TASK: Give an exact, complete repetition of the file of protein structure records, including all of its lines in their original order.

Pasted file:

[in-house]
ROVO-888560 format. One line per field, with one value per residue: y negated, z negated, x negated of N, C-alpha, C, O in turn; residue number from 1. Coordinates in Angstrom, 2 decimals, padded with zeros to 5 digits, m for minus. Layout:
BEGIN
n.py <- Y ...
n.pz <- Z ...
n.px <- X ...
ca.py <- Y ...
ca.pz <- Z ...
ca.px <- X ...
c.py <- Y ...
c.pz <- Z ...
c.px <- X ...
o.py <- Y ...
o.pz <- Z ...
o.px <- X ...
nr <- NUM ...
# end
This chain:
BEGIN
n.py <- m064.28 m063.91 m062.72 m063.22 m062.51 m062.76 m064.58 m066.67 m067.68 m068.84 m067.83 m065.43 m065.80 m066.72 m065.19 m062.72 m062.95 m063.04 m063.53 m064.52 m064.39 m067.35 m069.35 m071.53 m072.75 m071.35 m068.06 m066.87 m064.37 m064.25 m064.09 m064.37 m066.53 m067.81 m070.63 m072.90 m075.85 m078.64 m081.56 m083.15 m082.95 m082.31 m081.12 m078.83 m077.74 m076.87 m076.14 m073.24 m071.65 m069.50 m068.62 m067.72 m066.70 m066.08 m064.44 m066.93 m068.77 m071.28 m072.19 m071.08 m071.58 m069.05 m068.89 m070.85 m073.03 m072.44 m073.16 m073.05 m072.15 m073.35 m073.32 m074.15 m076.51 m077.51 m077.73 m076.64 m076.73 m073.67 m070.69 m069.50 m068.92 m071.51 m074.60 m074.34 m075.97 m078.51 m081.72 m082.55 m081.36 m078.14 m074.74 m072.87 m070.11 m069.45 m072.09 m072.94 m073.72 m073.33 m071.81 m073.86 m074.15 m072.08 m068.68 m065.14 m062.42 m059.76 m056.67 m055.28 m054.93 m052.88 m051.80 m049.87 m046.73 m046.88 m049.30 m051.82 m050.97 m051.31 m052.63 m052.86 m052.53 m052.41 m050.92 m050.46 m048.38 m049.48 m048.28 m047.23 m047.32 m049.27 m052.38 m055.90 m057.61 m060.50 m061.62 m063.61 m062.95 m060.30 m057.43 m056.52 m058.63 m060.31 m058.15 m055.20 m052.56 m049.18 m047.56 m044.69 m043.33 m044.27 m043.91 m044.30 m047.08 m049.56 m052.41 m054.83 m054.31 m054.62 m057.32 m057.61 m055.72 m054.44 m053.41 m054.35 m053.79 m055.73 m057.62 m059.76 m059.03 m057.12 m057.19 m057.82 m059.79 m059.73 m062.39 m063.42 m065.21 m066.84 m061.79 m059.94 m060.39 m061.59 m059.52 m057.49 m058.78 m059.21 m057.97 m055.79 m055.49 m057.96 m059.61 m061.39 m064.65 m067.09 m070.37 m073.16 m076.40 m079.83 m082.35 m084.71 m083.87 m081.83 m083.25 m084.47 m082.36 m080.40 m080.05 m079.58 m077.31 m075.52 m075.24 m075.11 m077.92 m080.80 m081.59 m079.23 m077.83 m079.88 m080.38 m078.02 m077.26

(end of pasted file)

[in-house]
ROVO-888560 format. One line per field, with one value per residue: y negated, z negated, x negated of N, C-alpha, C, O in turn; residue number from 1. Coordinates in Angstrom, 2 decimals, padded with zeros to 5 digits, m for minus. Layout:
BEGIN
n.py <- Y ...
n.pz <- Z ...
n.px <- X ...
ca.py <- Y ...
ca.pz <- Z ...
ca.px <- X ...
c.py <- Y ...
c.pz <- Z ...
c.px <- X ...
o.py <- Y ...
o.pz <- Z ...
o.px <- X ...
nr <- NUM ...
# end
This chain:
BEGIN
n.py <- m064.28 m063.91 m062.72 m063.22 m062.51 m062.76 m064.58 m066.67 m067.68 m068.84 m067.83 m065.43 m065.80 m066.72 m065.19 m062.72 m062.95 m063.04 m063.53 m064.52 m064.39 m067.35 m069.35 m071.53 m072.75 m071.35 m068.06 m066.87 m064.37 m064.25 m064.09 m064.37 m066.53 m067.81 m070.63 m072.90 m075.85 m078.64 m081.56 m083.15 m082.95 m082.31 m081.12 m078.83 m077.74 m076.87 m076.14 m073.24 m071.65 m069.50 m068.62 m067.72 m066.70 m066.08 m064.44 m066.93 m068.77 m071.28 m072.19 m071.08 m071.58 m069.05 m068.89 m070.85 m073.03 m072.44 m073.16 m073.05 m072.15 m073.35 m073.32 m074.15 m076.51 m077.51 m077.73 m076.64 m076.73 m073.67 m070.69 m069.50 m068.92 m071.51 m074.60 m074.34 m075.97 m078.51 m081.72 m082.55 m081.36 m078.14 m074.74 m072.87 m070.11 m069.45 m072.09 m072.94 m073.72 m073.33 m071.81 m073.86 m074.15 m072.08 m068.68 m065.14 m062.42 m059.76 m056.67 m055.28 m054.93 m052.88 m051.80 m049.87 m046.73 m046.88 m049.30 m051.82 m050.97 m051.31 m052.63 m052.86 m052.53 m052.41 m050.92 m050.46 m048.38 m049.48 m048.28 m047.23 m047.32 m049.27 m052.38 m055.90 m057.61 m060.50 m061.62 m063.61 m062.95 m060.30 m057.43 m056.52 m058.63 m060.31 m058.15 m055.20 m052.56 m049.18 m047.56 m044.69 m043.33 m044.27 m043.91 m044.30 m047.08 m049.56 m052.41 m054.83 m054.31 m054.62 m057.32 m057.61 m055.72 m054.44 m053.41 m054.35 m053.79 m055.73 m057.62 m059.76 m059.03 m057.12 m057.19 m057.82 m059.79 m059.73 m062.39 m063.42 m065.21 m066.84 m061.79 m059.94 m060.39 m061.59 m059.52 m057.49 m058.78 m059.21 m057.97 m055.79 m055.49 m057.96 m059.61 m061.39 m064.65 m067.09 m070.37 m073.16 m076.40 m079.83 m082.35 m084.71 m083.87 m081.83 m083.25 m084.47 m082.36 m080.40 m080.05 m079.58 m077.31 m075.52 m075.24 m075.11 m077.92 m080.80 m081.59 m079.23 m077.83 m079.88 m080.38 m078.02 m077.26